Catherine, on the other hand,
has parted with £87.50
on a collection of railway-related books,
a fountain pen in its original case and a pastel drawing of a terrier,
which still leaves her with a magnificent £202.92 to play with.
Our experts have motored 45 miles north-east
to the rural idyll of Glass.
Mark is dropping Catherine off,
but it looks likes he's leading her up the garden path.
-Do you think this is it?
-Do you think so?
-Well, the sign pointed this way.
-HE TOOTS HORN
Announce our arrival, Mark.
Housed in a large steading, Antiques At Glass offers a great selection
of affordable antiques and collectables.
We'll catch up with Mark shortly.
-I didn't know if I was going to get in! Hi. I'm Catherine.
-Hello, Tim. Nice to meet you.
Inside, Tim and Lynn are only too keen to help.
This place is awash with doggy items,
but Catherine already has her dog purchase sorted.
So she's turned her attention to something shiny priced at £60.
-A fire screen.
-Does it open out?
-Is it repro?
-Good weight to it. A lot of the modern ones seem...
-Yeah, they do.
No weight to them at all.
Peacock feathers opening out. What do you want for it?
Normally it would be about 50.
Would you take 20?
-Who's the boss?
-I'd love the chance!
-The woman's the boss!
-Of course. The woman is always the boss!
Can you do that, yeah? Does that still give you a bit of a margin?
-A wee bit.
-A wee bit?, Well, that's good. OK, £20.
Cor! You're on fire today, Catherine.
Another nice purchase at a snip.
Meanwhile, Mark is heading ten miles north to Keith,
to the oldest distillery in the Highlands of Scotland.
Strathisla Distillery has been in operation
since 1786 and produces the single malt at the heart of Chivas Regal,
a world-famous blended whisky.
Little has changed in that time,
with its distinctive pagodas,
cobbled courtyard and the gleaming copper pot stills
making the distillery arguably one of the most beautiful in Scotland.
-Hello, I'm Mark.
-Hi, Mark. Ian. Welcome to Strathisla.
-Nice to meet you.
-I'm dying for my tour.
-Please come in.
Whisky is as synonymous with Scotland as tartan and bagpipes.
The name whisky derives from the Gaelic word "uisce beatha",
similar to aqua vitae, the water of life.
Over time, the shorter "uisce" was anglicised to whisky.
The first evidence of whisky production in Scotland
dates back to 1494.
King James IV enjoyed "ardent spirits,"
and paid to have whisky provided at his pleasure.
In the cabinet here are some of the older artefacts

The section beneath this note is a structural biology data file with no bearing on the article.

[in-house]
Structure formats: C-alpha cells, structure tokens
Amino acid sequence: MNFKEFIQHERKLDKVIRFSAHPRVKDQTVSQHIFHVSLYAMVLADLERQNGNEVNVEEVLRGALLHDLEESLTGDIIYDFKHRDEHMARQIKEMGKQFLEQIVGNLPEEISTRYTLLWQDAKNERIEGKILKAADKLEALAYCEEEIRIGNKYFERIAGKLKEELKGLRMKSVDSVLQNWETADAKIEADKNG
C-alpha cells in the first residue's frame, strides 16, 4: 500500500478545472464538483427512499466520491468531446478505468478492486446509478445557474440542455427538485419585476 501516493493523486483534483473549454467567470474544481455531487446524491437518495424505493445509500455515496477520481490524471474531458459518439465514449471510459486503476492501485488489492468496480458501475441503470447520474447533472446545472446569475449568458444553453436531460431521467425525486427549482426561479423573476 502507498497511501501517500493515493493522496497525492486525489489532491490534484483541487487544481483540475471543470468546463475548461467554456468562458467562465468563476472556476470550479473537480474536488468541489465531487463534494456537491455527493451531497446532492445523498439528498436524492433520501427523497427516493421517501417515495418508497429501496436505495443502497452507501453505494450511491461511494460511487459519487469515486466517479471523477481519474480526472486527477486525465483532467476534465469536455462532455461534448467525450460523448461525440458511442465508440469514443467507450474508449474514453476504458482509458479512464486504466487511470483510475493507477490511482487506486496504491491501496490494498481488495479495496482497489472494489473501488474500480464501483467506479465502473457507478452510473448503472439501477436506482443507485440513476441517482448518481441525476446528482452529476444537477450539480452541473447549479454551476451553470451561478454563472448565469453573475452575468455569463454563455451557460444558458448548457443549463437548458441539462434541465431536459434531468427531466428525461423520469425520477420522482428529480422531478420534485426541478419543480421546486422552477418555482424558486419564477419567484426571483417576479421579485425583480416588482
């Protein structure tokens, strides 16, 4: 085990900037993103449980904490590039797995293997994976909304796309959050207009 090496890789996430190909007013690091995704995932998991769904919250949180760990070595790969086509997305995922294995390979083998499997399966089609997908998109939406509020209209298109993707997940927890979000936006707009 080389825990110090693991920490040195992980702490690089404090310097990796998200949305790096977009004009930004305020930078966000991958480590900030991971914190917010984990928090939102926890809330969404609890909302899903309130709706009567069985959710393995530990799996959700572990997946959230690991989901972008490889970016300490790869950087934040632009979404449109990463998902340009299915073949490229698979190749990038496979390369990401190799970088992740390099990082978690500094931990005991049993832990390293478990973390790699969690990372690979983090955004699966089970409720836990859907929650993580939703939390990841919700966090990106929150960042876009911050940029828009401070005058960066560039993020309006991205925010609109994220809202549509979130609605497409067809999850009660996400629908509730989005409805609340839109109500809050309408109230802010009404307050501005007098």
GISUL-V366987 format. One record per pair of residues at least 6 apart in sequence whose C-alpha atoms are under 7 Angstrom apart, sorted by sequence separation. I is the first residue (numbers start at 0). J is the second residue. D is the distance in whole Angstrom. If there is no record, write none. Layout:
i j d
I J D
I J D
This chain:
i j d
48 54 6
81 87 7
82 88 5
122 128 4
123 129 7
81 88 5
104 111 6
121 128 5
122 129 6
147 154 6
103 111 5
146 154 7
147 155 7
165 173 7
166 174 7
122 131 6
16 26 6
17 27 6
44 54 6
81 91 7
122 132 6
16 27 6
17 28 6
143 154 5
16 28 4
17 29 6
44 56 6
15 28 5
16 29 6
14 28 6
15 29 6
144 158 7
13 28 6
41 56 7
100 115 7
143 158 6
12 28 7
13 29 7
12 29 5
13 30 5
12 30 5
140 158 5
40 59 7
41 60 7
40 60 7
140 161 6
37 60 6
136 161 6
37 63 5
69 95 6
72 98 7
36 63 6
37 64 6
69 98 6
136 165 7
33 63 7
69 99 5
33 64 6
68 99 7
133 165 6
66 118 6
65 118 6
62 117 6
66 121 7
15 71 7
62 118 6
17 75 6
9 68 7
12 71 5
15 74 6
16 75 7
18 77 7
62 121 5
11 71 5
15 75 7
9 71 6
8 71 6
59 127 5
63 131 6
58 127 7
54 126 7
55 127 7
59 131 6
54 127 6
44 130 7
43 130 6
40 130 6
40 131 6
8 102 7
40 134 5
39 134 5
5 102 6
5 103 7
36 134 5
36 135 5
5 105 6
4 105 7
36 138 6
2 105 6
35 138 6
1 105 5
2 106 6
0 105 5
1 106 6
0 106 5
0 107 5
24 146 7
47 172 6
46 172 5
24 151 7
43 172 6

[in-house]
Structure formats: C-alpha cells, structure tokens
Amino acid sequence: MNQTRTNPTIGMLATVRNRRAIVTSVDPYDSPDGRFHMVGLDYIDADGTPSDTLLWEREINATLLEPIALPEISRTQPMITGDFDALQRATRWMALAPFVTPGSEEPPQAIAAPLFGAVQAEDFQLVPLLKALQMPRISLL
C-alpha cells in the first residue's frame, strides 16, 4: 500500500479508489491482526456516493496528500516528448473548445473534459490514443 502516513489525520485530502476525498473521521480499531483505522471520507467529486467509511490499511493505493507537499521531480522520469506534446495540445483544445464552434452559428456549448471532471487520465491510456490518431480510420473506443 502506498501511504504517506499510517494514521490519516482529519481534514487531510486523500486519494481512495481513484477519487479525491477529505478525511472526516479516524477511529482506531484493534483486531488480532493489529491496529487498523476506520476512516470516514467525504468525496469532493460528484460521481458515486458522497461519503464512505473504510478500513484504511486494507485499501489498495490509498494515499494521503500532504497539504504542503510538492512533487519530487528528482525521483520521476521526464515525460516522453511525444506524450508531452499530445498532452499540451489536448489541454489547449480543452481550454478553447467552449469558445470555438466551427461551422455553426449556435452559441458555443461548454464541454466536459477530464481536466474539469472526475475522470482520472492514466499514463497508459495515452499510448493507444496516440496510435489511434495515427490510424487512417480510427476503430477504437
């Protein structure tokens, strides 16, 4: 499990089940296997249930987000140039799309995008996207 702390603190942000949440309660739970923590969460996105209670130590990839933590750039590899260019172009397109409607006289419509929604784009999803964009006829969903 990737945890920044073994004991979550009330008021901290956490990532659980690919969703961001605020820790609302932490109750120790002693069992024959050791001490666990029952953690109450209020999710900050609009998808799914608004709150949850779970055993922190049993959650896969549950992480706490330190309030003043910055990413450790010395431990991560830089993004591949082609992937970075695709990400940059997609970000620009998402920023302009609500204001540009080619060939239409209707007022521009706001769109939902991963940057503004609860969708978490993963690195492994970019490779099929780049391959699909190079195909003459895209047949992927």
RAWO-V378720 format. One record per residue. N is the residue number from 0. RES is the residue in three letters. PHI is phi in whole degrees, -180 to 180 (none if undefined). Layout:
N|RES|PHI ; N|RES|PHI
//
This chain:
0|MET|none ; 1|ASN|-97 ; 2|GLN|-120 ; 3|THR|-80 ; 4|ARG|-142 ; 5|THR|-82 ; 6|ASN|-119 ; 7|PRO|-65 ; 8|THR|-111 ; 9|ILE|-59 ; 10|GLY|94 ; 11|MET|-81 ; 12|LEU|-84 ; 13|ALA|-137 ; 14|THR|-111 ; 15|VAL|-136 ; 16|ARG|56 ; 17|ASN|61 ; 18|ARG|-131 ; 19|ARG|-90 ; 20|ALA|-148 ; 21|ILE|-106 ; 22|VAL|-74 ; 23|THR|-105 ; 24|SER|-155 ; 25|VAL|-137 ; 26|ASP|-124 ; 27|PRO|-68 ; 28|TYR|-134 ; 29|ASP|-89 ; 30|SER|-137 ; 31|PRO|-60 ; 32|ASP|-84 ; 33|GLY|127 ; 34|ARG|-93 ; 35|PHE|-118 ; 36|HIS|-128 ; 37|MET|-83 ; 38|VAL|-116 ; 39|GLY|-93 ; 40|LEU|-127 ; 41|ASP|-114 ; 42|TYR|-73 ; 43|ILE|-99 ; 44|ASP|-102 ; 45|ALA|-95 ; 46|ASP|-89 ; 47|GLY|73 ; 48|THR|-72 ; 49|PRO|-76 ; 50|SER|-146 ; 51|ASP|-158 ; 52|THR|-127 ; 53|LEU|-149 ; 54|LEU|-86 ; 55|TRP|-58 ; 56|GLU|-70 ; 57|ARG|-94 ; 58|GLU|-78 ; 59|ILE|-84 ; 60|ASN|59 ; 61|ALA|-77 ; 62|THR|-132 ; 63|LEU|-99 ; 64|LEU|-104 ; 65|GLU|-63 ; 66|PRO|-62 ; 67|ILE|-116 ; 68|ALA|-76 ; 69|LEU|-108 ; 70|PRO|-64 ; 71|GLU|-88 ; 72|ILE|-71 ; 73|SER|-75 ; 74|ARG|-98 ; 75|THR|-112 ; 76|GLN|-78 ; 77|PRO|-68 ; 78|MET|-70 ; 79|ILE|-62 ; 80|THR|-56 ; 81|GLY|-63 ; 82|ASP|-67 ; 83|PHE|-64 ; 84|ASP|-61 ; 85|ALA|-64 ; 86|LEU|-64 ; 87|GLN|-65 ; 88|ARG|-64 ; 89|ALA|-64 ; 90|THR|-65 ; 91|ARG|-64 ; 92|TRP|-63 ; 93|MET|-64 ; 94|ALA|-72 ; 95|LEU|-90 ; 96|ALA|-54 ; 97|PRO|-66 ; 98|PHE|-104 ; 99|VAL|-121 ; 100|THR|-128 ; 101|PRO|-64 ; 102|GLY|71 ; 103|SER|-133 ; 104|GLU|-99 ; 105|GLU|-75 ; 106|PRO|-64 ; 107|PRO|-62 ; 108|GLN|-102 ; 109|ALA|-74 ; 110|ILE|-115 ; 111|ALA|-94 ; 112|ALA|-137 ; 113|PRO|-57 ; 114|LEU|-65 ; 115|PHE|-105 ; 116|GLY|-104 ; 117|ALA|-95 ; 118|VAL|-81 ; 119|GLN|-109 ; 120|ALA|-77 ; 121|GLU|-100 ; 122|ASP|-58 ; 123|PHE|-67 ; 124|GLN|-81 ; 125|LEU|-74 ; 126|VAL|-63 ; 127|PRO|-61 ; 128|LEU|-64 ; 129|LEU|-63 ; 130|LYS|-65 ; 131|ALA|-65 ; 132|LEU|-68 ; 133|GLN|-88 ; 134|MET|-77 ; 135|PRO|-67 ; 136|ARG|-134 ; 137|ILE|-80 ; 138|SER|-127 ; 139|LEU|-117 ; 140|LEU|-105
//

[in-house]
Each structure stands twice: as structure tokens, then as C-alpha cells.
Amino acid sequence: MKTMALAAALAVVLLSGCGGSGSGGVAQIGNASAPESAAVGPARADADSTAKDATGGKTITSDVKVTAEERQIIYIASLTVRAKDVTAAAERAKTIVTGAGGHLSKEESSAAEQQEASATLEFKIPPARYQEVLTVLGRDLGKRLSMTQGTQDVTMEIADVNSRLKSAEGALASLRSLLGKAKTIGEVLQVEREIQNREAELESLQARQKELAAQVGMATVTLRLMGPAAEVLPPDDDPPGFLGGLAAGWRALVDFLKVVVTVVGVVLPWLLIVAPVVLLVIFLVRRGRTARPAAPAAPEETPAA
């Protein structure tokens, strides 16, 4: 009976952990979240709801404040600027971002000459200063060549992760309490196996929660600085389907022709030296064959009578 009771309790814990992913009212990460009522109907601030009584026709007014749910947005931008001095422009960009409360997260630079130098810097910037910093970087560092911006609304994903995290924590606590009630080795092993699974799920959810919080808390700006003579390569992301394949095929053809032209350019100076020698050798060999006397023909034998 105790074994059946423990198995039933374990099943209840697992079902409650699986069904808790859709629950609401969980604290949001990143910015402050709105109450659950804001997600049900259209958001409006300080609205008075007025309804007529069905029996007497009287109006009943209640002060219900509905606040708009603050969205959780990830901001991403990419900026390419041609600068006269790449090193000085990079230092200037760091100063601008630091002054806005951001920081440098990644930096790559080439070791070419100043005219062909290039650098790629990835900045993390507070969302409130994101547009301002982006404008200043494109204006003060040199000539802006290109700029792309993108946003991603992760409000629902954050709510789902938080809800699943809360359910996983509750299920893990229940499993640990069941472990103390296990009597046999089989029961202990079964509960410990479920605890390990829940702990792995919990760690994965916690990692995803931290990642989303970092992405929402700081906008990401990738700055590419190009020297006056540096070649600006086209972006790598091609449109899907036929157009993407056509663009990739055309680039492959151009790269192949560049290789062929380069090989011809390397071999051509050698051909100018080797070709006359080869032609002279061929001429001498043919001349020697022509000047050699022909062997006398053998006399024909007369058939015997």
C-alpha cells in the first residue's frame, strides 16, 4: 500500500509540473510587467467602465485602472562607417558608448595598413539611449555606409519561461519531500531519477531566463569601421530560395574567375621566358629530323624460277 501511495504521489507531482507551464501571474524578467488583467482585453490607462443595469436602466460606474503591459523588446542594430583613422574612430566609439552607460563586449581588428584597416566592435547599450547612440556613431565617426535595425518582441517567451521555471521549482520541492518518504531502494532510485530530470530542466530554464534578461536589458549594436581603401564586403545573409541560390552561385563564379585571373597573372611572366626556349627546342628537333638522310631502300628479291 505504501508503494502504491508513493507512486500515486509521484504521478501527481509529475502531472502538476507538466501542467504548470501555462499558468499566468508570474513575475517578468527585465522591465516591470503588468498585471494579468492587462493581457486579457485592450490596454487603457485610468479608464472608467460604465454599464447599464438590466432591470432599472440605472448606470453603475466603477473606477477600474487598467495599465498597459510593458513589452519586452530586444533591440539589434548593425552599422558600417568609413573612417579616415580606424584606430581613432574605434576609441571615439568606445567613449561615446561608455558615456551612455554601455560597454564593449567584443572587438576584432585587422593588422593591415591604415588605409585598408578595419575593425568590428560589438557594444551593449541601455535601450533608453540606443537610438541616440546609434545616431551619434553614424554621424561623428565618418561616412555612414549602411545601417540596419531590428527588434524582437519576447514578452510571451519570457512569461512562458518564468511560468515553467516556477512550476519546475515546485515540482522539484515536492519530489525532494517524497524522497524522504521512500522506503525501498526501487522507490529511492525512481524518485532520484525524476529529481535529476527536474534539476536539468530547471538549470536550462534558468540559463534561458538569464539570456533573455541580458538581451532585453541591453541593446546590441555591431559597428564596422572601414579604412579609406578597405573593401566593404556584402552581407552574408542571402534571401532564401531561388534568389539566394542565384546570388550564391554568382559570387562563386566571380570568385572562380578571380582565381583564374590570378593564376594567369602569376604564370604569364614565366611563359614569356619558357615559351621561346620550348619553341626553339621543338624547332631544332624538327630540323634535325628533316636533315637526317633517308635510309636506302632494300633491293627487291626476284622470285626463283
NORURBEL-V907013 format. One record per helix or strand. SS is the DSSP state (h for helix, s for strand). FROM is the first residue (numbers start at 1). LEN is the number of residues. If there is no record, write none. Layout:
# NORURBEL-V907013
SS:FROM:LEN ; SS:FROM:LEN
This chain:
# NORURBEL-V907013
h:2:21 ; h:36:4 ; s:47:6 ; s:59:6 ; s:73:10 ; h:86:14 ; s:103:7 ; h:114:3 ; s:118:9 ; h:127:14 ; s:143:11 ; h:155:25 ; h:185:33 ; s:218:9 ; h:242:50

involved in the production of whisky.
There are things here like Sikes Hydrometers.
These measured the gravity of the liquid
-and that would tell you how much alcohol was in it.
It's been a long evolution to where we are today.
-Years ago it was gunpowder.
A measured amount of gunpowder and a measured amount of spirit.
If you lit it and it burnt blue, you were under proof.
If it burnt orange, you were pretty good.
-If you lost your eyebrows, it was a wee bit high.
-It was over. What's this?
-It's called a gauging rod.
In the warehouse you would take the bung out and drop it into the cask.
-Every year we lose 2% evaporation as the whisky matures.
-That's a lot.
This gauges how much has been lost through evaporation in the cask.
This was made in London. "Customs & Excise". They get everywhere!
Up until 1978,
by law there had to be a customs officer living in every distillery.
Yeah, the taxman and whisky go way back.
In 1707, the Act of Union brought increased taxation
and full-time excise men to collect on Scotch whisky.
Some distillers shut down,
but many continued underground or amongst heather-clad hills
and often in cahoots with local communities and judges.
Smaller Highlands-based distillers, like Strathisla,
produced high-quality whisky legally from the late 1700s.
The basic whiskey-making process is the same, but technology has moved on.
Ian, the first thing I notice in here, it's very, very noisy.
You've got extremely big copper pot stills here that are being
heated underneath, so you have the gas flames burning there,
water running through the condensers at the back.
-So that's a lot of background noise.
-It is, isn't it? I love this.
It's so visual. This is the modern hydrometer.
This is the way it is, yeah.
This is exactly what every distillery in Scotland is doing.
The basis of all whisky is barley, which is fermented
into alcohol. It's then heated in the copper pot stills,
where the evaporation creates a purer alcohol.
It is distilled a second time to double its strength
and remove impurities.
The right-hand side is your first distillation.
The second part is the second distillation,
and then you have the liquid in the hydrometers.
And that's doing exactly the same as those old instruments,